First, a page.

kandi X-RAY | Design-Pattern-in-java Summary
kandi X-RAY | Design-Pattern-in-java Summary
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Following is stretagy design pattern example take from here. First of all we will create the interface for our strategy, in our case to pay the amount passed as argument....
ANSWERAnswered 2021-Mar-23 at 07:03
The answer is the user who has the ShoppingCart (
ShoppingCart cart = new ShoppingCart();)
I don't know exactly you mean3. Why do we need interface , all which does is call a method?
We need the interface
PaymentStrategy because we need use Polymorphism to implement many way to pay (paypal or credit card), let's change the source a bit and you can see clearer:
Whatever Chain of responsibility patterns accomplishes can be accomplished with a simple for loop. Consider the currency notes dispenser example in this article. https://www.journaldev.com/1617/chain-of-responsibility-design-pattern-in-java We can easily do it using a for loop and if conditions. Is n;t COR pattern simply complicating things here?...
ANSWERAnswered 2020-Jul-02 at 13:51
It's not so much about: This is the only way we can do this!
But more: Hey, check out this crazy alternative way to do this!
With design patterns in general, I would strongly encourage you to just look at them as ideas of how to do certain things and not as solutions to specific problems.
It's more like... they will teach you interesting ways to approach certain circumstances, that you might not have considered before. So when you get to a point where you actually need something similar, your brain doesn't say 'Nope, never thought that way, leave me alone.", but make connections it might not make otherwise.
I've never seen anyone go: "Let's use the XYZ Design Pattern to do this!" However, when people have to explain their code, I have sometimes heard them refer to certain design patterns. It means they don't have to explain that specific part of their train of thought and still be understood.
Like "Well, it's kind of like a Chain of Responsibility Pattern, except ..."
So don't spend too much time wondering why and use your time to explore and understand the how. Talking about design choices takes way too much time anyway. There are pros and cons to everything.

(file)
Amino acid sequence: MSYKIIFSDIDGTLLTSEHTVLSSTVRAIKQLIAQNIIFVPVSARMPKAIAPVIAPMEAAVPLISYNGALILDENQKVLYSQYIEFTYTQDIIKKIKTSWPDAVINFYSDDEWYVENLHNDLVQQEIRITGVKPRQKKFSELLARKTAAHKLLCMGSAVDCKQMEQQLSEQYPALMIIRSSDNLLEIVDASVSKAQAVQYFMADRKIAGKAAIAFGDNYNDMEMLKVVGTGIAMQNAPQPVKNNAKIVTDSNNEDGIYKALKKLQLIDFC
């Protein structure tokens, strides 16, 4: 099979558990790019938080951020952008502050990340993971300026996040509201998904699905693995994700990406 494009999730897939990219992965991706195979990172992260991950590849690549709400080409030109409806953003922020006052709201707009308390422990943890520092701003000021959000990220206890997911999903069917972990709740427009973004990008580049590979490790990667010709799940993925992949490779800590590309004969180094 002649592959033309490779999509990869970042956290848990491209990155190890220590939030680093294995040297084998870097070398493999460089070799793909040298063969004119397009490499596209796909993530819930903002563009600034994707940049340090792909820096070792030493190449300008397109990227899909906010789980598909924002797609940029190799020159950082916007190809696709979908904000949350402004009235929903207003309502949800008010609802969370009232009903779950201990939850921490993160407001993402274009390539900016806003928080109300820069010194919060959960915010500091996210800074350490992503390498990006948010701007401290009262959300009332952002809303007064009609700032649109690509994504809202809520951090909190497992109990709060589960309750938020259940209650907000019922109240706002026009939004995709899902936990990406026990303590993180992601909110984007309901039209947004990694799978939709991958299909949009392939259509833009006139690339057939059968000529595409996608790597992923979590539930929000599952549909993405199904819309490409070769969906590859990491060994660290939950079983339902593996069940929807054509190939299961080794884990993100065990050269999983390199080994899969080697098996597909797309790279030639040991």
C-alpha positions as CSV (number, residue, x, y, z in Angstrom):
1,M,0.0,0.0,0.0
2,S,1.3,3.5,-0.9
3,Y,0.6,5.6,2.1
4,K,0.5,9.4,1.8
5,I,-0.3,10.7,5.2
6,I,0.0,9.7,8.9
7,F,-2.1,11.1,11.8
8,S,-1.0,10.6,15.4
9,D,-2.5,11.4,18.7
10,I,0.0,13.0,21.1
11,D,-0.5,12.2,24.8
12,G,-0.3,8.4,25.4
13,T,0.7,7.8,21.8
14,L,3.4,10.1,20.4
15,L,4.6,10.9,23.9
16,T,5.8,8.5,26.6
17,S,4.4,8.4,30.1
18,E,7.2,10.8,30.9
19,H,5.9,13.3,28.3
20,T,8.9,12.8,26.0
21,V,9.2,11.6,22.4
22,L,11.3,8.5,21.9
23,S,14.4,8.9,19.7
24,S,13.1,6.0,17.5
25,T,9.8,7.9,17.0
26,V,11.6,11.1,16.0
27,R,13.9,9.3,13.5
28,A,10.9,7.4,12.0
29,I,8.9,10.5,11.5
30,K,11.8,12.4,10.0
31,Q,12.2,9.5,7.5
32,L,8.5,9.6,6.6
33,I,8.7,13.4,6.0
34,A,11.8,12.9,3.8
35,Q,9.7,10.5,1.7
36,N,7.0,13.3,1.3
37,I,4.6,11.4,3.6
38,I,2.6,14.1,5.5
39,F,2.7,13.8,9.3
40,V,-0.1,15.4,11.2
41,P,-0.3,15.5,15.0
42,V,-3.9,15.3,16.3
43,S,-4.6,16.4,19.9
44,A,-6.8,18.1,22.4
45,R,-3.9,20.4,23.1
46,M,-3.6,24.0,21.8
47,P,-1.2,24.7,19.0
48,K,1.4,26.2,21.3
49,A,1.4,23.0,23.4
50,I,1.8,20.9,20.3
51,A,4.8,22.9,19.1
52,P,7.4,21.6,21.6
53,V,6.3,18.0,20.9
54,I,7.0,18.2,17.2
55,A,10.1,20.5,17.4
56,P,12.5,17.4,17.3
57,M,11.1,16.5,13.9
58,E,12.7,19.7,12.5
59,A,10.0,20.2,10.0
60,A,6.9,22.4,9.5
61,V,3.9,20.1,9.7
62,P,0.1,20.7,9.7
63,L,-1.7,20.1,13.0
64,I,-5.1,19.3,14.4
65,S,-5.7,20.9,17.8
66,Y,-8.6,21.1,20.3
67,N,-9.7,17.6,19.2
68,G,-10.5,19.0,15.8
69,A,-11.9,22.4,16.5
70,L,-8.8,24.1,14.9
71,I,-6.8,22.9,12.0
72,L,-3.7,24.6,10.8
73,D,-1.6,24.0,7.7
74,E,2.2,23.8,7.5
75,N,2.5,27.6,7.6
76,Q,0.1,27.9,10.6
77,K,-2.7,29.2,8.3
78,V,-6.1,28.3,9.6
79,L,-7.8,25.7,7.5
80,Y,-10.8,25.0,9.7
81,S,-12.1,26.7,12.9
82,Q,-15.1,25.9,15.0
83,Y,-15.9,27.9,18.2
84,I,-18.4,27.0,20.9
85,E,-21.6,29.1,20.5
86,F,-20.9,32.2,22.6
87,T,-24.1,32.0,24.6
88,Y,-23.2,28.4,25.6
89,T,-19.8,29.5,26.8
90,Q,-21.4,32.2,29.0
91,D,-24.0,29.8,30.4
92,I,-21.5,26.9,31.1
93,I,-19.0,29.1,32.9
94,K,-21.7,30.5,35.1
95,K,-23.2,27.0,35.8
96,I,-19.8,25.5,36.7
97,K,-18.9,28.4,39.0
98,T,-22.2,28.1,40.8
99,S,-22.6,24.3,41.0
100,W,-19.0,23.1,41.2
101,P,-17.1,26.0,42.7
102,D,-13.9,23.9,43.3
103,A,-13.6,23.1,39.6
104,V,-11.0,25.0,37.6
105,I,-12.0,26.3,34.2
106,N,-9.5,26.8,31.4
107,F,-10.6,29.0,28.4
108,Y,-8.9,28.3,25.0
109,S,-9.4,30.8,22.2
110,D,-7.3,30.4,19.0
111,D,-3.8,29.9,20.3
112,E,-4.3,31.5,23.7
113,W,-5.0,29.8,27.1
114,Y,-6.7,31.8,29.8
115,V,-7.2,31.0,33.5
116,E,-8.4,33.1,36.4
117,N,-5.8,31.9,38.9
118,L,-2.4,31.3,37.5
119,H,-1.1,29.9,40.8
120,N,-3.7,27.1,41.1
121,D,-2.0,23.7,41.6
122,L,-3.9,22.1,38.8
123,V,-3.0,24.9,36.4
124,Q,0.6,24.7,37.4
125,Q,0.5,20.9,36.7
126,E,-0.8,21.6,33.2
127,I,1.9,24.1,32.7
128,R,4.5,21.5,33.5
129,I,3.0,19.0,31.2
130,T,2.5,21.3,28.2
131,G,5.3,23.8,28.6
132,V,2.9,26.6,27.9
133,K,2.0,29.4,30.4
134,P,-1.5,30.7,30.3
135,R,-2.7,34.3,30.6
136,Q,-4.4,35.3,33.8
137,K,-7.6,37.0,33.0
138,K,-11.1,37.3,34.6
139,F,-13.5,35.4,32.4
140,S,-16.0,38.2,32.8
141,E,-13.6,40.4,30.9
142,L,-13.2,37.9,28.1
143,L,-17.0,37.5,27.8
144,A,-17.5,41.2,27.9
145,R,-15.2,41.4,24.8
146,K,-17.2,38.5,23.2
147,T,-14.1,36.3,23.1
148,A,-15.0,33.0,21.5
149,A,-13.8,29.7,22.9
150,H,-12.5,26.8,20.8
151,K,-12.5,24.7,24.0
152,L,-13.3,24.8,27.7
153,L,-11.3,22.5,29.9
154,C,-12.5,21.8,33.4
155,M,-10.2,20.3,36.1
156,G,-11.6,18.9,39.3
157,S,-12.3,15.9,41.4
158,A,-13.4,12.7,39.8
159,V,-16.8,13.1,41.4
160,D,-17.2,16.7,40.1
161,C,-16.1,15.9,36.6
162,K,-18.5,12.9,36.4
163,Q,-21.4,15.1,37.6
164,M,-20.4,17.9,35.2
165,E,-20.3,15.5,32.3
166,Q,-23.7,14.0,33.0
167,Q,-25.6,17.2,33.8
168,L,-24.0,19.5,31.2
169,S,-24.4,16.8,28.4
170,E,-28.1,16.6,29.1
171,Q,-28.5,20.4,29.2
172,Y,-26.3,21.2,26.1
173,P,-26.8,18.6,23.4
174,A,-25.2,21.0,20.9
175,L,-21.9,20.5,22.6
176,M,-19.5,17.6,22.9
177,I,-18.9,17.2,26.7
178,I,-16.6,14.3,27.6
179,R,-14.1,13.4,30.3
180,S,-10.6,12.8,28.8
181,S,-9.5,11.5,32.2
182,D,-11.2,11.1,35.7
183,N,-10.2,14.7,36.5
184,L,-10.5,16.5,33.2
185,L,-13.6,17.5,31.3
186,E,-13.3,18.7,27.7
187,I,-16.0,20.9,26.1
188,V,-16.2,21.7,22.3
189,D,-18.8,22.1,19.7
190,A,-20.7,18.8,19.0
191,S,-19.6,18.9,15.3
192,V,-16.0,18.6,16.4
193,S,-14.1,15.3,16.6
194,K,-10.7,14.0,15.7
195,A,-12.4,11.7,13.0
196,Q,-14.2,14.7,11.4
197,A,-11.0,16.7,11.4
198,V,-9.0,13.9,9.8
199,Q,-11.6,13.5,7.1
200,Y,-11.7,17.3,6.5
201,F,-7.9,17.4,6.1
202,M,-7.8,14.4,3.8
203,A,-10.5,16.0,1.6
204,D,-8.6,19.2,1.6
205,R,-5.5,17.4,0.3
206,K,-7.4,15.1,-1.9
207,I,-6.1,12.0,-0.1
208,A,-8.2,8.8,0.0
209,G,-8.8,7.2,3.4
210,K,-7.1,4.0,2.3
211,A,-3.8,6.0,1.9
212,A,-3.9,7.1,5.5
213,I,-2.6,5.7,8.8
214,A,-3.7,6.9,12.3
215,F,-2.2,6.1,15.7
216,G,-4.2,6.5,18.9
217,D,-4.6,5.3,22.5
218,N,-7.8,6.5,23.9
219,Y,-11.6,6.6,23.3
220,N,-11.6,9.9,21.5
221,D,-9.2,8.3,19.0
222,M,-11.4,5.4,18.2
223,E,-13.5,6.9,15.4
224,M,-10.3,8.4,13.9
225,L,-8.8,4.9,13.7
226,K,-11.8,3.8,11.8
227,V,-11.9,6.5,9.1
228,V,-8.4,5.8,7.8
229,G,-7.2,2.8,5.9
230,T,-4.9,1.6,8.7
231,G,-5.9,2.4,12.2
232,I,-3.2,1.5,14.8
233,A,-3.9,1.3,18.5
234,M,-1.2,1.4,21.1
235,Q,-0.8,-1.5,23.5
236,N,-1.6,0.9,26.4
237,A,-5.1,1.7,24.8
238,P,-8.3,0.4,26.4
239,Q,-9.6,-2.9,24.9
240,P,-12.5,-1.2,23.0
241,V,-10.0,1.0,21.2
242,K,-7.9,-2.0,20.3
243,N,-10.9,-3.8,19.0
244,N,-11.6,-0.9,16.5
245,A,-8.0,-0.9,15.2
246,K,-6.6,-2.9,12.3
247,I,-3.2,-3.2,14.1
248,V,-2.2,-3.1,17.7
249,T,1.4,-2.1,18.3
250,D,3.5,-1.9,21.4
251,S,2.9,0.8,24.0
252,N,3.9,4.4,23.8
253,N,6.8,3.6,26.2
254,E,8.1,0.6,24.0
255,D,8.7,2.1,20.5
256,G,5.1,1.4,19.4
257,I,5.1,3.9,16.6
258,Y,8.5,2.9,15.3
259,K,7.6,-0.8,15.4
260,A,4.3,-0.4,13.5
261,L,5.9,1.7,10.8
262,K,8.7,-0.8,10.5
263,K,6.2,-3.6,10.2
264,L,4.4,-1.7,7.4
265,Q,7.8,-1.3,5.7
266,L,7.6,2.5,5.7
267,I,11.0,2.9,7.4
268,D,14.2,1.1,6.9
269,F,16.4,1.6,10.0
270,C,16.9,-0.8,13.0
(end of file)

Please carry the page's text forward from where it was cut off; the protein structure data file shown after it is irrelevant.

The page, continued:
Finally, let's actually talk about the why for a moment, as much as I don't want to. I'll keep it brief though and I'm sure there are other aspects to consider as well.
(Note: When I say 'part of the chain' I mean a lower part ending at the same end point. Like A->B->C->D->E->F. I would be talking about C->D->E->F or D->E->F, but not about B->C->D)
- If you want to switch out part of the chain, you only need to change one variable. In your for, there'll be a whole lot of ifs to either remove, comment out or put somewhere else because you don't need them anymore. Also, you can easily keep your old chain around without cluttering up the code that is being used.
- It is very easy to use part of the same chain at different places. If you only use part of the if-statements in your loop but replace others, that means you'll need to create a new loop where the parts you do still use get copied over. Better to avoid duplicate code.
- Well... testing and having multiple developers working on different parts at once would be easier with the chain, but only if your loop is very simple. If you start calling methods to do parts (ideally from different classes), it should be just as easy to do it without the pattern.
- The person that created the design pattern might nod at you approvingly if you ever meet them and tell them you used their pattern.
Honestly though, except for the last point, the others will also be achieved by just structuring the code surrounding your loop differently. Then again, that is pretty much exactly what you do by using this design pattern anyway ;)
Above posts are good but still I could not get answer to my confusion, hence I am putting it as a new post here.
MY Questions based on the GOF's Elements of Reusable Object-Oriented Software book content about Pluggable Adapters (mentioned after questions below), hence I would appreciate if the discussions/answers/comments are more focused on the existing examples from GOF regarding the pluggable Adapters rather than other examples
Q1) What do we mean by built-in interface adaptation ?
Q2) How is Pluggable Interface special as compared to usual Adapters ? Usual Adapters also adapt one interface to another.
Q3) Even in the both the use cases, we see both the methods of the Extracted "Narrow Interface"
Node is an internal to Toolkit. Is Node same as GraphicNode and is the parameter passed in
CreateGraphicNode only for populating the states like (name, parentID, etc) of an already created Node object ?
As per the GOF (I have marked few words/sentences as bold to emphasis the content related to my Questions)
ObjectWorks\Smalltalk [Par90] uses the term pluggable adapter to describe classes with built-in interface adaptation.
Consider a TreeDisplay widget that can display tree structures graphically. If this were a special-purpose widget for use in just one application, then we might require the objects that it displays to have a specific interface; that is, all must descend from a Tree abstract class. But if we wanted to make TreeDisplay more reusable (say we wanted to make it part of a toolkit of useful widgets), then that requirement would be unreasonable. Applications will define their own classes for tree structures. They shouldn't be forced to use our Tree abstract class. Different tree structures will have different interfaces.